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Posted by duffy on February 16, 2003 at 10:49:46:
In Reply to: Re: Accidental Experiment posted by herpconsultants2 on February 16, 2003 at 05:16:45:
Keep in mind that wild snakes will find a way underground where the temps are more like what we try to duplicate for brumation. Once you get below the frost line, you are no longer talking freezing. Yours found SOME kind of spot that was probably at least in the 40's. Glad to hear that it is OK. Duffy
:Yeah I read your post. I only asked because I had lost a snake in October. Last week I was cutting back some of the plants down to the snake house, and who should be under the vegetation, happy as can be, our smallest San Fran Garter!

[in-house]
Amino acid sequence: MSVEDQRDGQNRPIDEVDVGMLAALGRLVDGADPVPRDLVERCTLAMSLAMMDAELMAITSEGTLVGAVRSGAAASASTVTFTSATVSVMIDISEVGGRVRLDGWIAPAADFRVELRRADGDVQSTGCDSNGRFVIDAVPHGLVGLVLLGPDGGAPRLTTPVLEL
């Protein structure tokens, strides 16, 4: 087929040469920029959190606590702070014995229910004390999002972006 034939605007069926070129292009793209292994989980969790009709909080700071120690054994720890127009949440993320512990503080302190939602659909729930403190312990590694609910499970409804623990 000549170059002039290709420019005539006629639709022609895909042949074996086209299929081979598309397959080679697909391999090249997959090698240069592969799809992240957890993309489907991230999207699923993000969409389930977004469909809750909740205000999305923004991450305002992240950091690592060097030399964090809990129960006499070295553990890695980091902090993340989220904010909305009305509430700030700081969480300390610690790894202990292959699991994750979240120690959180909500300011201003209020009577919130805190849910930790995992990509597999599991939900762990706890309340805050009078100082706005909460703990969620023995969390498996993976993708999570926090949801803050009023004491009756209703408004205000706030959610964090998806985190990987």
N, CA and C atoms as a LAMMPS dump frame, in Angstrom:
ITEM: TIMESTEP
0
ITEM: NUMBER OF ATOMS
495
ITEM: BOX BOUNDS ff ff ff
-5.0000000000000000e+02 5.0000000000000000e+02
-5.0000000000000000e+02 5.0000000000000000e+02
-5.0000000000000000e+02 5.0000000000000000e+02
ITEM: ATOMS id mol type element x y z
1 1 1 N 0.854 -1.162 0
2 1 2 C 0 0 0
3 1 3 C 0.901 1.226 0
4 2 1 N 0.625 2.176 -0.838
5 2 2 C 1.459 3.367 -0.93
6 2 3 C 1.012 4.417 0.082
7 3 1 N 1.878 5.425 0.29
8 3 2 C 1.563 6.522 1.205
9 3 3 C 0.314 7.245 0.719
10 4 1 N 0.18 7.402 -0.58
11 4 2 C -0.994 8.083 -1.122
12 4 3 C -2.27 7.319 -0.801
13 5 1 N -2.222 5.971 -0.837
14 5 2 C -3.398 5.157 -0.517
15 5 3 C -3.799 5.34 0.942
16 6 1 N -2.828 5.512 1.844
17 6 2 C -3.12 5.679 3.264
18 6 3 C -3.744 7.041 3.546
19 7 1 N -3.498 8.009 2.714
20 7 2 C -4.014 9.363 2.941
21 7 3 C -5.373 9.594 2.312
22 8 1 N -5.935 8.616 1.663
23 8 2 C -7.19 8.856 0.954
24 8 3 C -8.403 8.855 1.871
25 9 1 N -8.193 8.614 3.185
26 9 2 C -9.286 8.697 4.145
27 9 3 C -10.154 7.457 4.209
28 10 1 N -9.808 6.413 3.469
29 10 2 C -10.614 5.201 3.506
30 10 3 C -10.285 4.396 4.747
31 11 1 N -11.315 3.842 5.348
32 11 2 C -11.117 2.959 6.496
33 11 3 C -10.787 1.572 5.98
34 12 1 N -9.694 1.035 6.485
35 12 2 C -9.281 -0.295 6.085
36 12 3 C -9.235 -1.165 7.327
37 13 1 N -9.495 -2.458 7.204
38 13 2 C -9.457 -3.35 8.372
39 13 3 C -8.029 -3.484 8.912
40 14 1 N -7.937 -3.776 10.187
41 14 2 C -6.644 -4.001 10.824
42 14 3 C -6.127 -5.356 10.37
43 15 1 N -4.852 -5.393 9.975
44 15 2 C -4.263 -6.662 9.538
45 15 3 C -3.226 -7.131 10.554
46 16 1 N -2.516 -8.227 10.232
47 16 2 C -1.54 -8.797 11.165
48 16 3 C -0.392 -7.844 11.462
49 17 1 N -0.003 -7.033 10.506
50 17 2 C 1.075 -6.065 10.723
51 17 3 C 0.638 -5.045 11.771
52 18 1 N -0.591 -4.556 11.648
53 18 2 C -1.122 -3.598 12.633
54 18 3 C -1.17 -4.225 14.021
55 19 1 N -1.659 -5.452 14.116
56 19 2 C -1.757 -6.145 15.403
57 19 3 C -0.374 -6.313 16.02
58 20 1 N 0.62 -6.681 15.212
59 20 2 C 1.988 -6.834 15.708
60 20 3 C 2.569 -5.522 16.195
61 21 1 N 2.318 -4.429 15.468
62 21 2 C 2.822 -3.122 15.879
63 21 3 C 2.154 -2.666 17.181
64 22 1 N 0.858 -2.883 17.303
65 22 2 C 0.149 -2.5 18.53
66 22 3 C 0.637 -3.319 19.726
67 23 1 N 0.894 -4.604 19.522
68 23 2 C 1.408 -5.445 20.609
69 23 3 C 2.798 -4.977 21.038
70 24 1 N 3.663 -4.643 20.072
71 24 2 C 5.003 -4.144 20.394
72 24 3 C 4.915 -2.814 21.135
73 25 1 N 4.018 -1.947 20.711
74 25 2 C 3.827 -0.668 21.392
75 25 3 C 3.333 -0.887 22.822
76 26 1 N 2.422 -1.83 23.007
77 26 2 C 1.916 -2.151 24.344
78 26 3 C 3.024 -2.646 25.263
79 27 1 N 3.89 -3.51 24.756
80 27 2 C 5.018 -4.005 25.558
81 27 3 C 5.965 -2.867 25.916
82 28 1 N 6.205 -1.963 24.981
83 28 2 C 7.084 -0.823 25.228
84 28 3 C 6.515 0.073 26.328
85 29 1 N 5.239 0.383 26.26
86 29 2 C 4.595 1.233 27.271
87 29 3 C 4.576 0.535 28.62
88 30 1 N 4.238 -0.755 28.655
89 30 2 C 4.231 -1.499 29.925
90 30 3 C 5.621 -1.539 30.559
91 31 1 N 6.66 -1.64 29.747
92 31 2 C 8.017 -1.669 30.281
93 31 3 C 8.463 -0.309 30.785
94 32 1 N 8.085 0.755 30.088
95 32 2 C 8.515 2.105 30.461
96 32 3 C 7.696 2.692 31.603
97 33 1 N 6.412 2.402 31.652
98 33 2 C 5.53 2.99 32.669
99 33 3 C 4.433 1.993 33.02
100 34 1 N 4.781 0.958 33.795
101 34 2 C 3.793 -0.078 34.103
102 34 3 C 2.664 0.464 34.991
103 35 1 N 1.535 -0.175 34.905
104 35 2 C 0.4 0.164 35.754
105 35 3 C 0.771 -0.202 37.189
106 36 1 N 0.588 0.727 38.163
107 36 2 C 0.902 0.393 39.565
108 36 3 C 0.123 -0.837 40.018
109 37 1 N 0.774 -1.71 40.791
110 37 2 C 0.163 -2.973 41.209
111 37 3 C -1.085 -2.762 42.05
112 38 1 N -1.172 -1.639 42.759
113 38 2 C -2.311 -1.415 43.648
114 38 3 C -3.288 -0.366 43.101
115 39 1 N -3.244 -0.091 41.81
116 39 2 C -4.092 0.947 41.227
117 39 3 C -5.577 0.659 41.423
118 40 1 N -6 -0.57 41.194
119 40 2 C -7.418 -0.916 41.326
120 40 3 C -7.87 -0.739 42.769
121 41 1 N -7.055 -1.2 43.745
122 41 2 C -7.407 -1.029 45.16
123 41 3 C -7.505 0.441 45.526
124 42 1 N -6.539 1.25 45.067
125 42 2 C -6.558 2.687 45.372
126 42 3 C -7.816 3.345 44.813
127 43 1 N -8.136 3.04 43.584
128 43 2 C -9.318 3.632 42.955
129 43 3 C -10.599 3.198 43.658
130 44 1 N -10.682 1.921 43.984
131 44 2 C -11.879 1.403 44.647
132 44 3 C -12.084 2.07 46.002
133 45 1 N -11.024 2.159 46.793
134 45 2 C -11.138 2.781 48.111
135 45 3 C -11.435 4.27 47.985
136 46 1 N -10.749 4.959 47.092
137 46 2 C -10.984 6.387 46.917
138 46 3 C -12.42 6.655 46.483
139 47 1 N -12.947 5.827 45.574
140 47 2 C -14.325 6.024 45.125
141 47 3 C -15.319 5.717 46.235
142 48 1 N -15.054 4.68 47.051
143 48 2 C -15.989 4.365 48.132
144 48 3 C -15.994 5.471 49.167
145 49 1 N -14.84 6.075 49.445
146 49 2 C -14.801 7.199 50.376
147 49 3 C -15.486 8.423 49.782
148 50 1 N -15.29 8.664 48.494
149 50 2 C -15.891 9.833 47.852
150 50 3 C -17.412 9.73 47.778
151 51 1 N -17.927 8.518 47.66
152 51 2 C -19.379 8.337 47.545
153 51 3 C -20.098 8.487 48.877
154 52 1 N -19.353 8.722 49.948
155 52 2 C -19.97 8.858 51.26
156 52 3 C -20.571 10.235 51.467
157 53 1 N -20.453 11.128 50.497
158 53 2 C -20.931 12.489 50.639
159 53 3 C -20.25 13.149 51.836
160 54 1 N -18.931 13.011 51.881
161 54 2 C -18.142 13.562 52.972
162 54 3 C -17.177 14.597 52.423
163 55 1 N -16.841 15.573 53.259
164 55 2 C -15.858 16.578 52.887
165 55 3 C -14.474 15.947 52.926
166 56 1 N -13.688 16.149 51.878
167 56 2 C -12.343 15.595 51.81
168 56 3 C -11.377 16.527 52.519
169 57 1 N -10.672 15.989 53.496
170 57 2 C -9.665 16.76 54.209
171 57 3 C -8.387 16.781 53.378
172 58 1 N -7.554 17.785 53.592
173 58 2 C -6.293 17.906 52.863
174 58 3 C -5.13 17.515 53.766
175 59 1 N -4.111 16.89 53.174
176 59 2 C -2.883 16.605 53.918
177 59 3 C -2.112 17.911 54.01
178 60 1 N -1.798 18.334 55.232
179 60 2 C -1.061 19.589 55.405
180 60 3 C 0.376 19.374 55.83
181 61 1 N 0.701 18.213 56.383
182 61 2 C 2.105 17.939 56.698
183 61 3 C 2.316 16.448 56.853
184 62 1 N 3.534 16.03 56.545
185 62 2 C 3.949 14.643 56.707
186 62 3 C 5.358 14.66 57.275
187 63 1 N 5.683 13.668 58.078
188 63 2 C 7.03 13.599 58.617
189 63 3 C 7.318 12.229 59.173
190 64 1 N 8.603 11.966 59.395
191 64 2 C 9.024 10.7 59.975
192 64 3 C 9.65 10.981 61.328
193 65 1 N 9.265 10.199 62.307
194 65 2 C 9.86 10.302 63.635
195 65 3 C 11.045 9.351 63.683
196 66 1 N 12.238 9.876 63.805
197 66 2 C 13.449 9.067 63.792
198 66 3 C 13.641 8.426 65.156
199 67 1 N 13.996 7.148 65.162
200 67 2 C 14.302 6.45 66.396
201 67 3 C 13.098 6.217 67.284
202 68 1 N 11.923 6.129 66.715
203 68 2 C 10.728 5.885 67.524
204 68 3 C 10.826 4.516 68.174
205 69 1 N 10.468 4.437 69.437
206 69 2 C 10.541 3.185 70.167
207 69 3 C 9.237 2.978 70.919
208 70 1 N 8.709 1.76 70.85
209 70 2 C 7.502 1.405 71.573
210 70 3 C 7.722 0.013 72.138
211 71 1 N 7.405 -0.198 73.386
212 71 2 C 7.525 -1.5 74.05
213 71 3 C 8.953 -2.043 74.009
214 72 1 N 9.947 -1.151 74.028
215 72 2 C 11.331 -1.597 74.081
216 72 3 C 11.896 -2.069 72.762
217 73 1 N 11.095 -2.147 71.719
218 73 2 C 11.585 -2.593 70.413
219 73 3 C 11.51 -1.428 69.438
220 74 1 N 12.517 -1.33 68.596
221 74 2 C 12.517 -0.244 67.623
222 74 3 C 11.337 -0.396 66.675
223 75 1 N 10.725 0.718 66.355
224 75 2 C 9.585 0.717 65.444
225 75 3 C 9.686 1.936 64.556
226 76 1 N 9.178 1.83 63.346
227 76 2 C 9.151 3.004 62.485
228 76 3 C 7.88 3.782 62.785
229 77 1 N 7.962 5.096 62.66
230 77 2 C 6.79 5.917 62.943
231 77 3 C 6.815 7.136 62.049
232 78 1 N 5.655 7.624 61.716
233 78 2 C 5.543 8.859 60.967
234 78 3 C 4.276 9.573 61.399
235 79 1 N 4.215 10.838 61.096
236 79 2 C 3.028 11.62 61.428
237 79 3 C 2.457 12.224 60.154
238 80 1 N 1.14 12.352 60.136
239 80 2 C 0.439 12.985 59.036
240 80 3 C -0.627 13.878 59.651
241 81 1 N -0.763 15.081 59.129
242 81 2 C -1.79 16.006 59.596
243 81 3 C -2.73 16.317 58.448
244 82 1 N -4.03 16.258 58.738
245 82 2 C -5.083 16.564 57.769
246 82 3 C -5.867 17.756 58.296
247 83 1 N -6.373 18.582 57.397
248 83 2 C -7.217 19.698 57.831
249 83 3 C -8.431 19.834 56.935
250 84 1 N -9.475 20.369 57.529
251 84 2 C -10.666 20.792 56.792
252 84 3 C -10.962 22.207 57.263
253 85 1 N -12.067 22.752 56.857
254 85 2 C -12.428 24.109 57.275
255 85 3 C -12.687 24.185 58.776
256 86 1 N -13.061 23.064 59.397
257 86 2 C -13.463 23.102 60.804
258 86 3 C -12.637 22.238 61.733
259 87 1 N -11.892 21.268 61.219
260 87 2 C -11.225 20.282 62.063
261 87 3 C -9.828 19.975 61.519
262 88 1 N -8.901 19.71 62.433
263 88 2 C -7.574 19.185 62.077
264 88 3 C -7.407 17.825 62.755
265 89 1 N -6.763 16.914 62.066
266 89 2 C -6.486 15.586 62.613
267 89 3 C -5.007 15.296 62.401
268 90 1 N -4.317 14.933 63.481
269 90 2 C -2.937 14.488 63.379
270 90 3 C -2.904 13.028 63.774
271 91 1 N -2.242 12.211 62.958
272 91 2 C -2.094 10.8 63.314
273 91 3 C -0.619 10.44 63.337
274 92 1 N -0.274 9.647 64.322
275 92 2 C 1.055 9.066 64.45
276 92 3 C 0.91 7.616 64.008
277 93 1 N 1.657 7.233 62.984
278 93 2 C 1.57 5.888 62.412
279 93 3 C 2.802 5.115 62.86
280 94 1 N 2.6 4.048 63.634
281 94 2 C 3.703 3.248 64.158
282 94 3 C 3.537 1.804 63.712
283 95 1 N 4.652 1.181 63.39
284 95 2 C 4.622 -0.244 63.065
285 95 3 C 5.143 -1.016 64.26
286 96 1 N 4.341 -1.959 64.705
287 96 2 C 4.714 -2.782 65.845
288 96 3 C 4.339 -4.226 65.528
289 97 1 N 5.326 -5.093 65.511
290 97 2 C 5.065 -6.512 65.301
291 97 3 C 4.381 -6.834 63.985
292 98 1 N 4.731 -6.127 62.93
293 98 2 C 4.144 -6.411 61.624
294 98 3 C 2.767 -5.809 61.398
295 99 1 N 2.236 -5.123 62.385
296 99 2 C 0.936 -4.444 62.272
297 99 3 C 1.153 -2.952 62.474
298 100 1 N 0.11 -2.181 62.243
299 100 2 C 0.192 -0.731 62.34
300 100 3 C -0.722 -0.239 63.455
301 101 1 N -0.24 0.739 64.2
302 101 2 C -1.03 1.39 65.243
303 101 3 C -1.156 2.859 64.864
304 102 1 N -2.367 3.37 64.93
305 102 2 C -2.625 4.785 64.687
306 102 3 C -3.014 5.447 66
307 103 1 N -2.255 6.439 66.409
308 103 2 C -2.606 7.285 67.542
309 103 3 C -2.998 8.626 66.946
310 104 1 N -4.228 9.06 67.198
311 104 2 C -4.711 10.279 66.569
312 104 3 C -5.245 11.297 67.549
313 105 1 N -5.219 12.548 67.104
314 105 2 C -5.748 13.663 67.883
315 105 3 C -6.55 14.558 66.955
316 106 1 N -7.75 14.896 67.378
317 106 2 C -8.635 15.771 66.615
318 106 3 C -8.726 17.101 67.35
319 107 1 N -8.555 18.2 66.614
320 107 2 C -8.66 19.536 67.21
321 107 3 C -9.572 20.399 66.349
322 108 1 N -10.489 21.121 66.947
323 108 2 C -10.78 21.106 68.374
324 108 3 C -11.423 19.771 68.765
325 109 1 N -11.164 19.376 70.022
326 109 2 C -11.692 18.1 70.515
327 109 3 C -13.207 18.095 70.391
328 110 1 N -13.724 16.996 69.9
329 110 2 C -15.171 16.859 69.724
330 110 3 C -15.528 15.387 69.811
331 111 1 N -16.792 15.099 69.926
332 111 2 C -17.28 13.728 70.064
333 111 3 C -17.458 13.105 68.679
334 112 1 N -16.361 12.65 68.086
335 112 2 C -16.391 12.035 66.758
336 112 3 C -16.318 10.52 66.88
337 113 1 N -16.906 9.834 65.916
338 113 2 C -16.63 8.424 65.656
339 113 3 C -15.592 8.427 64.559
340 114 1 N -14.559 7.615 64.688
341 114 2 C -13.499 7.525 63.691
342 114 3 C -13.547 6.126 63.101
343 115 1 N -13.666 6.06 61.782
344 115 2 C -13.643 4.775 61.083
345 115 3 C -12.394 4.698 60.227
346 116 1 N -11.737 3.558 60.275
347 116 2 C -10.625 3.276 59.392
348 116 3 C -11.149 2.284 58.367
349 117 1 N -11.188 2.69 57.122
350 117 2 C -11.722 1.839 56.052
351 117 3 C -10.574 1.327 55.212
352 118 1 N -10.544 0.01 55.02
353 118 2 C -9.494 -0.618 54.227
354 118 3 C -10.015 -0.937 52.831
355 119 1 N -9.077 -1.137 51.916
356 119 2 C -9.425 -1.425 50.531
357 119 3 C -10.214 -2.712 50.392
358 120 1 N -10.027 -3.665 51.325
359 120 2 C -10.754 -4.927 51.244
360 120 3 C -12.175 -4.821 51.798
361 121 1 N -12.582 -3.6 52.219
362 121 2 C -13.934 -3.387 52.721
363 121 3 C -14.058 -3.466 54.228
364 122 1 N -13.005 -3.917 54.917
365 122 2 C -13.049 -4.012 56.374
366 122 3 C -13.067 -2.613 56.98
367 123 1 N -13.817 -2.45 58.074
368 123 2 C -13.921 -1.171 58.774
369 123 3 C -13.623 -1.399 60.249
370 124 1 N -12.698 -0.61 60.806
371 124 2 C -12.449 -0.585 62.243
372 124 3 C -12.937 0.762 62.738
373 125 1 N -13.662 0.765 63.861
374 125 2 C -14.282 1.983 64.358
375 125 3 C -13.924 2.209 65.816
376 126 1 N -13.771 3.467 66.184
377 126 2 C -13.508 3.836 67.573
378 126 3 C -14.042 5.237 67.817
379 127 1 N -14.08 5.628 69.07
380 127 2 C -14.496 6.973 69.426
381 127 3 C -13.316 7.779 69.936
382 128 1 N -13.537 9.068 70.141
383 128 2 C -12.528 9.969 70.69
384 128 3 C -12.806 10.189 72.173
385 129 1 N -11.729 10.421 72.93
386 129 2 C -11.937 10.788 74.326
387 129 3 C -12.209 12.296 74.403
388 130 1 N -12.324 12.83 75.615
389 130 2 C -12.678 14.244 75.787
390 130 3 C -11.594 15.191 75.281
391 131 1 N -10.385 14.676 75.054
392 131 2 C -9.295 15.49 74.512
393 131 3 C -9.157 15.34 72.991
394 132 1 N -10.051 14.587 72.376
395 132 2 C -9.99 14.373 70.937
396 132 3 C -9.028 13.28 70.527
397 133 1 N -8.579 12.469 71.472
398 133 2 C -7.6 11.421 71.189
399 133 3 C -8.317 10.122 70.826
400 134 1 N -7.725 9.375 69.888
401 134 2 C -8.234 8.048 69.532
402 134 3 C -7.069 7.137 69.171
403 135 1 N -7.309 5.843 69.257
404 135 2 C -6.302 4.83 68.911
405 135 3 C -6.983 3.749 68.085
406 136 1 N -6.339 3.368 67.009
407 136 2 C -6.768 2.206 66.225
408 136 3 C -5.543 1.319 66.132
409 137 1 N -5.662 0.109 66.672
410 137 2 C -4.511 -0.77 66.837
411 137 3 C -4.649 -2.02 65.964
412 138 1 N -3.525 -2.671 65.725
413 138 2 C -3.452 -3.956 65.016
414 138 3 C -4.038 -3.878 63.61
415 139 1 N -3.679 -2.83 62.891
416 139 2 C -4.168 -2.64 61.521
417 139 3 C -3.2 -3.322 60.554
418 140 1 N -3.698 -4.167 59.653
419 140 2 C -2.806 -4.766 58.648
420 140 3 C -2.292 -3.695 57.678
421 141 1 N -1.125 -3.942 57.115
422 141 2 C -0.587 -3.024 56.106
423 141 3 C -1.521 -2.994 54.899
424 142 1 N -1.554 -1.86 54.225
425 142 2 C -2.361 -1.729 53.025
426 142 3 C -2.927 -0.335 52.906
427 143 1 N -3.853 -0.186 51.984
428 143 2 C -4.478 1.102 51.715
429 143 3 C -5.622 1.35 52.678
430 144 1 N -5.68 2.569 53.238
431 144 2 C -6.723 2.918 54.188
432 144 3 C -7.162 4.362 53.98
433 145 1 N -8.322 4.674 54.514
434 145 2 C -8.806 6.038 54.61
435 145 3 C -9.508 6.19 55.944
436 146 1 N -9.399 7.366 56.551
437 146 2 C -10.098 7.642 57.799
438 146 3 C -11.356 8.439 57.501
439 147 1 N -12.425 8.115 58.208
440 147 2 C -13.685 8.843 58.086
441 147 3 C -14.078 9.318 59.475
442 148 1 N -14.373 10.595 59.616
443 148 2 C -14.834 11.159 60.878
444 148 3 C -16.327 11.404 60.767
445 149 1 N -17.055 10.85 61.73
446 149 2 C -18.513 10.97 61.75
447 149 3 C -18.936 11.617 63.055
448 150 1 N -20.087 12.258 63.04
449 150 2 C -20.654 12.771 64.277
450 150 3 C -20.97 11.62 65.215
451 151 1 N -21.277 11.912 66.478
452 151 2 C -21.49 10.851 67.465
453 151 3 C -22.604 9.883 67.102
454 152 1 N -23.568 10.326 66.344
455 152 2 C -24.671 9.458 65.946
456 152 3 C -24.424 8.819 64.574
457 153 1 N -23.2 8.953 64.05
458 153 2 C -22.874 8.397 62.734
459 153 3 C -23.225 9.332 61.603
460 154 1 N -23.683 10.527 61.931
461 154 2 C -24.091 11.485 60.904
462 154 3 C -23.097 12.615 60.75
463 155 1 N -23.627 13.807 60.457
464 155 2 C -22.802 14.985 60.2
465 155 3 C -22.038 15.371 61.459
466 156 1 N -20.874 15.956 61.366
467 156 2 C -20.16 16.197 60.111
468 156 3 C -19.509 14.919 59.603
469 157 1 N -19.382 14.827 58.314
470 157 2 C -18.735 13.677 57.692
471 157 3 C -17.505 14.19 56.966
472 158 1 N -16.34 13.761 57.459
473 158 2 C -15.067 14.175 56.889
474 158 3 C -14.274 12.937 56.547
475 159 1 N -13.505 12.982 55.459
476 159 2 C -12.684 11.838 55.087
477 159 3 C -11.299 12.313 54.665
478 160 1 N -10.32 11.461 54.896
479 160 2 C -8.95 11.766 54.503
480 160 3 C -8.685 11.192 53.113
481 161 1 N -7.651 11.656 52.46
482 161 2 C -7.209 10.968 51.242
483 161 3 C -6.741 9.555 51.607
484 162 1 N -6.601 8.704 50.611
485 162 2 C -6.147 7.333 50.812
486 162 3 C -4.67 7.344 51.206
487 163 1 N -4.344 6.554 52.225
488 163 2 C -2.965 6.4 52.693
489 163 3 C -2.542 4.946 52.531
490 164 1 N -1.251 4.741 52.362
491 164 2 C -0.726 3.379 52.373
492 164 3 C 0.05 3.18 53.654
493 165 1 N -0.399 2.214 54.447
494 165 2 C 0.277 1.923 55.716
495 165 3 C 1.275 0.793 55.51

:Now irresponsibility aside...please no comments...I know how bad this error of mine was!...I was atonished when I found this snake. There had been two heavy falls of snow and here he was almost out in the open. All I can think is that he had 'overwintered' under the snake house, where the temps are probably not too low, and that he was just out to get some heat from a brief appearance of the sun.
:Anyway, in the period he had been out, he had more than doubled in size (seriously...and he had stopped feeding prior to escape!?!?) and was no longer the snake that had somehow escaped through the ventilation mesh. He is now with my other male happily mating three females. Time will tell I guess if the seriously low temps have affected him long term. He's feeding like a trooper and certainly doesn't seem affected!